06 Mar Bicycle Touring Mexico: The Nuts and Bolts of Cycle Touring Mexico
Is Mexico safe for bicycle touring?
“Is it safe?”, ”Aren’t there Cartels and drug wars?”, ”How are the drivers and how are the roads?”
Those are just a few questions, we recieved from friends and family, when we announced our bicycle touring plan through Mexico. After all, we can not call it a Pan-American bike tour, without cycling through Mexico.
Looking at the news media, those questions and concerns are definitely warranted. However, while we cycled over 2000 miles in Mexico, we never felt threatened or unsafe.
Does that mean, we are dumb and naive? We would like to think NO.
Overall, the roads were good. We found the Mexican drivers to be very courteous. Many car drivers, truckdrivers and people in general gave us many thumbs up, friendly waves and encouraging words.
People in general, were very welcoming, warm and generous.
There are many military and police checkpoints along the highways, but nobody ever bothered us. Instead we were always greeted and waved through the checkpoints with a smile and thumbs up.
We did our due diligence in researching crime and cartel activities to find out which areas to avoid during our route planning. Also, we like to talk to locals to find out, which areas to stay away from or which to visit. Reading or watching the local news can be helpful to avoid trouble as well.
We actually ended up taking a different route from Palenque to Guatemala, than we initially had planned after reading the local news in the Chiapas area. Apparently, villagers did not like the outcome of the local municipality election. There were stories about road blocks, a Russian tourist was beaten, because she refused to pay at a roadblock, and three minibuses were kidnapped. All this happened, within two weeks we were planning on taking that route. Obviously, we decided to redraw our path, to avoid this area.
But lets not get ahead of ourselves here.
Here are some pointers ranging from border crossing and route planning to where to stay that we came up with which helped us have a wonderful time bicycle touring in Mexico.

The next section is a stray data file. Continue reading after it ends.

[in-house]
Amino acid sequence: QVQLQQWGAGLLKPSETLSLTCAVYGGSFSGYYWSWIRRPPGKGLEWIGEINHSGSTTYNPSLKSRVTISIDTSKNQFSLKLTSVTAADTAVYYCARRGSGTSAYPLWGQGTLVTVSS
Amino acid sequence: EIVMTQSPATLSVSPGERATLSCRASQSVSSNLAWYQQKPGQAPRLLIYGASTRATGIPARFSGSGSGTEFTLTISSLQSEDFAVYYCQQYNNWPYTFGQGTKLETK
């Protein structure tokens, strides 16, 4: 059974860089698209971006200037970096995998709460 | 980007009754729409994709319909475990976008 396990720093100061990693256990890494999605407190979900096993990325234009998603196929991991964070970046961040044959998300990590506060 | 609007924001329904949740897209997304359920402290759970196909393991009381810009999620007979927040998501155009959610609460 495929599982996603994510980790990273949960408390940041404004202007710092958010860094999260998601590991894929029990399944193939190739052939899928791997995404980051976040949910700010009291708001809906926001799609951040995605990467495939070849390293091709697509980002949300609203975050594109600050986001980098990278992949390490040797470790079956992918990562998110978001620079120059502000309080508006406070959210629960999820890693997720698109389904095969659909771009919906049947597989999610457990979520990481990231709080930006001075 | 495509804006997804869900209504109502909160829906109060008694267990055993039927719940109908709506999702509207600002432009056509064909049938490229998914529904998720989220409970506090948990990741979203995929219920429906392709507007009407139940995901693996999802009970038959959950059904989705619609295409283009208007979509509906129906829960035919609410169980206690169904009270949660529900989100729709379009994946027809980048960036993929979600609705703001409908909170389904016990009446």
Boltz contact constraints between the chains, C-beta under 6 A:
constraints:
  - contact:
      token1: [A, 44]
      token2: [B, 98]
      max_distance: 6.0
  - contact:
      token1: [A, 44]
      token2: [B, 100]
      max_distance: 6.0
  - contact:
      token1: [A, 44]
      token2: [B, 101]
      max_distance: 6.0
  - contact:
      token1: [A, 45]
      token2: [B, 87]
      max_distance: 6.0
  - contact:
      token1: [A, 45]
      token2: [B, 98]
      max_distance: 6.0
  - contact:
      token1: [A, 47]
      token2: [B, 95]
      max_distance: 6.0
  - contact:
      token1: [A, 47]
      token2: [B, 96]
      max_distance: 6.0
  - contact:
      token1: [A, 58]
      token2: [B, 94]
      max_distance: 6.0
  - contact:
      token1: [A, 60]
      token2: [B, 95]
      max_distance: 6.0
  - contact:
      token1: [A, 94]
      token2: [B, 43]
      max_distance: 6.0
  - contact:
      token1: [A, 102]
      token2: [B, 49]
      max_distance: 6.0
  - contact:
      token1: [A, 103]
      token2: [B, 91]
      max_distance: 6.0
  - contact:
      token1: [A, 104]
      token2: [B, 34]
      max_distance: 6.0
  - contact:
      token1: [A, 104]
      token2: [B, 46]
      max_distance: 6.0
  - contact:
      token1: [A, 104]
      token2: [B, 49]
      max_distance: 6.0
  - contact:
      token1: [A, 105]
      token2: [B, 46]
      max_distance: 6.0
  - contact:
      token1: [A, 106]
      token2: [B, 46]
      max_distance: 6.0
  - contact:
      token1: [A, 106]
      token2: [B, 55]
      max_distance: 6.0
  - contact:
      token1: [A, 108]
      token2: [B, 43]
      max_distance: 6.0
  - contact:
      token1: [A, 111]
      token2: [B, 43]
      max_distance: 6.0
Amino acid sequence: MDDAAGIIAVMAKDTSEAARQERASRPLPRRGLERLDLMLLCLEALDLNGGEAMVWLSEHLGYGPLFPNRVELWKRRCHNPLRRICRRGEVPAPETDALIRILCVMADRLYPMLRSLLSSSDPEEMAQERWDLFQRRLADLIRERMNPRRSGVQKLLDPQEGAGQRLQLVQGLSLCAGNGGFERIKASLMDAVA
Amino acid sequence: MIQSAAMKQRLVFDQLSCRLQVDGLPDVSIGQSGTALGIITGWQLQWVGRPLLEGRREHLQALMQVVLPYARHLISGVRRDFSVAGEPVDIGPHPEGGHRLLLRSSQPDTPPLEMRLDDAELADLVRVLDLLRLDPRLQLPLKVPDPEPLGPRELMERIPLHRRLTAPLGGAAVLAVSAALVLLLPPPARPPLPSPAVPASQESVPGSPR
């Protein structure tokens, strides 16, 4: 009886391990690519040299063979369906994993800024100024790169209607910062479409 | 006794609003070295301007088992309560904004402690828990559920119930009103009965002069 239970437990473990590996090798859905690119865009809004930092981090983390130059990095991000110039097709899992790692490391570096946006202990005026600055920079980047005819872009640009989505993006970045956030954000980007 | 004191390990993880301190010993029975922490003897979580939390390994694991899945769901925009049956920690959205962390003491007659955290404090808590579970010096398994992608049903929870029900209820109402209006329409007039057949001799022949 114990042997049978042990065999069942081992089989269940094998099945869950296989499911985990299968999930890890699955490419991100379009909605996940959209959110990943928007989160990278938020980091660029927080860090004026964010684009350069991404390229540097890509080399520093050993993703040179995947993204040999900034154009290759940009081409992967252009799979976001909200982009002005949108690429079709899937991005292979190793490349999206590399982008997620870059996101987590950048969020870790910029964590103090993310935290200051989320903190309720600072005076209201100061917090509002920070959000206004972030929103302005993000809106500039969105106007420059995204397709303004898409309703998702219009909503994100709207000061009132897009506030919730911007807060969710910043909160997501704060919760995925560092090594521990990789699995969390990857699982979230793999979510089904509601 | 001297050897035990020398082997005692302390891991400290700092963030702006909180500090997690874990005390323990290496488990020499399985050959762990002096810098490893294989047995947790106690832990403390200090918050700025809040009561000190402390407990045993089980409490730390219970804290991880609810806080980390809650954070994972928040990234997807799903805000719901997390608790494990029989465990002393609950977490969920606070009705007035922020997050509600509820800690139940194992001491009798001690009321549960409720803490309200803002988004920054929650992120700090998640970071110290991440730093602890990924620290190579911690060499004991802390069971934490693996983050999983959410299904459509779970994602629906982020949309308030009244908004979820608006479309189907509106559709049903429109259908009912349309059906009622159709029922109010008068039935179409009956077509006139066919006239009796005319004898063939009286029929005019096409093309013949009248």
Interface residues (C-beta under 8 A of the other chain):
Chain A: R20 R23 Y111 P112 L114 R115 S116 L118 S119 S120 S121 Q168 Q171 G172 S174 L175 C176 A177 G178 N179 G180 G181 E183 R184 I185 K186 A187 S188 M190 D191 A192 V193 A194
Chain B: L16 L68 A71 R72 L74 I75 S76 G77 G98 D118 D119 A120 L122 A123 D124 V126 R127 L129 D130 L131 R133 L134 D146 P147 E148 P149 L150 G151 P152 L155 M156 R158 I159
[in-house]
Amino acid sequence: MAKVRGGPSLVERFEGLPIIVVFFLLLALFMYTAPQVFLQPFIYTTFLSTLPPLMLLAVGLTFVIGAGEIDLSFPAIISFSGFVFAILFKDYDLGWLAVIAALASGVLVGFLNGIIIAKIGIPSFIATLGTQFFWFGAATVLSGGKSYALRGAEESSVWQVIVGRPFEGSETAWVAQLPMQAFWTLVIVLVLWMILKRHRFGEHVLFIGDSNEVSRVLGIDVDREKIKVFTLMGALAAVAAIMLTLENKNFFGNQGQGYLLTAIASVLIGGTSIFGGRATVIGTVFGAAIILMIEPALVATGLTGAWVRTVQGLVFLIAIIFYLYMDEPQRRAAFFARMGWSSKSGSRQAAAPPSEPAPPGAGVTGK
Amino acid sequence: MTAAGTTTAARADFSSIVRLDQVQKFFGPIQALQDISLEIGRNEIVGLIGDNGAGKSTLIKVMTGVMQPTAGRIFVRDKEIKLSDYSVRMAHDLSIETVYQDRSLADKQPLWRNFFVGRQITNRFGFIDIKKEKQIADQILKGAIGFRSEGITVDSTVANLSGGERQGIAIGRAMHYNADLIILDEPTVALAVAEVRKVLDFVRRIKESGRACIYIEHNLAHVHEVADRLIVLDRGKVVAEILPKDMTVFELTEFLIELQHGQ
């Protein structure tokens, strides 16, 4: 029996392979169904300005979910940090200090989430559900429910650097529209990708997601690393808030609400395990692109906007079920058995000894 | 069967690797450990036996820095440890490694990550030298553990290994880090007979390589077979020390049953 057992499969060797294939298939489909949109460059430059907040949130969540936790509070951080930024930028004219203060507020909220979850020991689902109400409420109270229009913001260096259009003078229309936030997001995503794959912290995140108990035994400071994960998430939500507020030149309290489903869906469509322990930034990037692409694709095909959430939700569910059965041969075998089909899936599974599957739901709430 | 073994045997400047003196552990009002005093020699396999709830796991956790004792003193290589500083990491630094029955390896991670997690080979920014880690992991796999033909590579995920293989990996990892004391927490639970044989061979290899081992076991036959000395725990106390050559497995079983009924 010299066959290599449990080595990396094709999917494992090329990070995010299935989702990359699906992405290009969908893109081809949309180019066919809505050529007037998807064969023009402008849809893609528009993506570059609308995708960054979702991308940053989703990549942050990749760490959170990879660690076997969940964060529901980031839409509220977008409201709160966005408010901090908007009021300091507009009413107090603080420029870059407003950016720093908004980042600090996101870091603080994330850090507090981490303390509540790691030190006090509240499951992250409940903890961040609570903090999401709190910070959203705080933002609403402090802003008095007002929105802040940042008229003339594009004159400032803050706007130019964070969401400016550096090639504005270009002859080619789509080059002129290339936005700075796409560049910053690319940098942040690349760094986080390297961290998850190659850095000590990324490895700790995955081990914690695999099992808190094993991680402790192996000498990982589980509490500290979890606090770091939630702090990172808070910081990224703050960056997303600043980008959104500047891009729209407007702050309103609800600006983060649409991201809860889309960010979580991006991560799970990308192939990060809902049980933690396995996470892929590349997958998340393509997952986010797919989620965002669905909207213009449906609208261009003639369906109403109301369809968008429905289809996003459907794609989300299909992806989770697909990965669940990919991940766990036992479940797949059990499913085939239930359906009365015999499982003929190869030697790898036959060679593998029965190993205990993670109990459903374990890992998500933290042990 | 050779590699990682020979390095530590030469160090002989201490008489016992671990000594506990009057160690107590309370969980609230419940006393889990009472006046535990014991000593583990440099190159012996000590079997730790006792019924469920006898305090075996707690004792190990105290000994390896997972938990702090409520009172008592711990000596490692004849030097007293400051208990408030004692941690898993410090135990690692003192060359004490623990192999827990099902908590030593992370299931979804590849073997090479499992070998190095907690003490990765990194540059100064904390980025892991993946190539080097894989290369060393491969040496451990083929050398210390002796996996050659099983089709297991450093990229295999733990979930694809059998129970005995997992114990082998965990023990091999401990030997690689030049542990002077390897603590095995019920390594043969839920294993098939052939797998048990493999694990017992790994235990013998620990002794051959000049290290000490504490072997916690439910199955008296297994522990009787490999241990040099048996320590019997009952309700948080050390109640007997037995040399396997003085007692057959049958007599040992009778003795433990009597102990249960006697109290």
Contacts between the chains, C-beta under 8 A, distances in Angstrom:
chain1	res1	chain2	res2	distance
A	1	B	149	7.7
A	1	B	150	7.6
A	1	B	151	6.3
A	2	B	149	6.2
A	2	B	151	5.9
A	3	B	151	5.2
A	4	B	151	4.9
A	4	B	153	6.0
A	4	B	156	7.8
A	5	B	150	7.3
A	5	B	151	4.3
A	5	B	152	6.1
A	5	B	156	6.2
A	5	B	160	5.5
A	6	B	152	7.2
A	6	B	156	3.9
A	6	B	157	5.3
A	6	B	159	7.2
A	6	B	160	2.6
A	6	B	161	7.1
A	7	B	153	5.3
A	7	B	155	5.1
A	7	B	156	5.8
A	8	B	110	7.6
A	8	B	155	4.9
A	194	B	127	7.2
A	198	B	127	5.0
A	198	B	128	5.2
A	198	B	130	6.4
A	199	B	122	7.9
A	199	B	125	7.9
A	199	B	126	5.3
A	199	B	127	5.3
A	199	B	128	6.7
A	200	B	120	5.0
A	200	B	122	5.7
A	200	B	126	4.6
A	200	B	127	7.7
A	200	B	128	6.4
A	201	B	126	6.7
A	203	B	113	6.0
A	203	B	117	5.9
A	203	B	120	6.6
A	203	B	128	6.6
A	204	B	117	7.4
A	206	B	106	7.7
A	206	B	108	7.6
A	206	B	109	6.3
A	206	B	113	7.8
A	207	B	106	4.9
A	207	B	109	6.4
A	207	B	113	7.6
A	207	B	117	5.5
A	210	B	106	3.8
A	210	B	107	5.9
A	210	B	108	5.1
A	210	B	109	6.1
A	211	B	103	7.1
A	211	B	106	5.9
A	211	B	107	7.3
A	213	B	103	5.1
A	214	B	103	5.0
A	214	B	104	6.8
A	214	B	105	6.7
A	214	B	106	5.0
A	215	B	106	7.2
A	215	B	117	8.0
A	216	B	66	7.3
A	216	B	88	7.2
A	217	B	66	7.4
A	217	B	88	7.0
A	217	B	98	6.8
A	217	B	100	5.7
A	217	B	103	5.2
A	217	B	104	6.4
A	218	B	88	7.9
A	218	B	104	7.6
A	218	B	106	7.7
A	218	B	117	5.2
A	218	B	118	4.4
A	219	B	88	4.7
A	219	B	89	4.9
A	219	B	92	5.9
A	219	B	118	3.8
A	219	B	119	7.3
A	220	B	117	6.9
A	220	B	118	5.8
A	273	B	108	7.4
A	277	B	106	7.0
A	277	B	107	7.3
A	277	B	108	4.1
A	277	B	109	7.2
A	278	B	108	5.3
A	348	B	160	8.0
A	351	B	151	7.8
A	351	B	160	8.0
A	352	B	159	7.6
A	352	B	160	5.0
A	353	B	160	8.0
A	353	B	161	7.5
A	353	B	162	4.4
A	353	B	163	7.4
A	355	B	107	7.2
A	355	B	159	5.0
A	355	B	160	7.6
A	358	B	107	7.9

We hope this will help you as well.
The Border Crossing into Mexico
Tijuana vs Tecate
Since we cycled down the Pacific Coast Highway and ended up in San Diego, it might have been faster to cross into Mexico at the Tijuana border crossing. However, from what we heard it is a big and busy border. Also cycling through Tijua to Rosarito is supposed to be chaotic and unpleasant as the route out of town leads through some shady areas and the Mexican Highway 1 is a very busy and narrow road on the way to Ensenada.
Instead, we chose to cross over in Tecate. It is a small border crossing. There was no line..in fact we almost crossed into Mexico without even noticing.
The town is quiet, we felt safe, and after leaving Tecate we find ourselves cycling through wine-country. The highway 3 is nicely paved and has a big shoulder.
- Visa: Coming from the USA, there is no actual Visa requirement to enter Mexico. Passport holders from countries on Mexico’s no visa required list do not need to apply for a formal visa to visit Mexico. They may, instead, use a visitor’s permit, known as a FMM (Forma Migratoria Multiple).
The permit can be filled out at the border and costs about $25.00. Although another tourist in line told us, that it is a cash-only fee, we were able to pay with credidt card.
- The permit allows a maximum length of stay of 180 days, but could be less, depending on which country you originate from. However, the time granted to you (in days) is shown on the part of the permit that’s handed to you for safe-keeping.
- The Procedure: It really is quite easy: Park your bike at the office, wait for your turn, fill out the permit paperwork, get your passport stamped, get your permit and pay $25.00
- Then take your bike, walk to the pedestrian entrance through customs. Since our loaded bikes did not fit through the x-ray machine, the officer just asked if we had any cigarettes or alcohol to declare and sent us on our way.
Overall, bicycle touring in Mexico is quite affordable. The street-food is delicious and cheap, rooms are affordable, and wild camping is possible if need be. In all, it is easy to comfortably bike tour Mexico under 20.00$ a day without much effort or feeling that you are missing out.
Card vs Cash
Although most bigger grocery stores accept credit and debit cards, we would still advise to get cash out at the ATM. Especially since small stores in remote villages and probably 99.8 % of street food vendors do not have the ability to accept cards.
Pointers for Using ATM
Most banks have an ATM located either within their lobby or outside. We usually make sure it is a safe location. We check the machine for any tempering or scammers and if there are video cameras to ensure the machine’s integrity.
ATMs generally have an ”English Language ” option, so using them is easy. Note, that the machine will usually ask you if you are okay with the user fee. You can not decline this. However, many machines will also ask if you accept their currency exchange rate. This one you can and want to decline, since the exchange rate offered is totally ridiculous. Instead push the button ”I do not accept”. This will give you the regular exchange rate from your bank.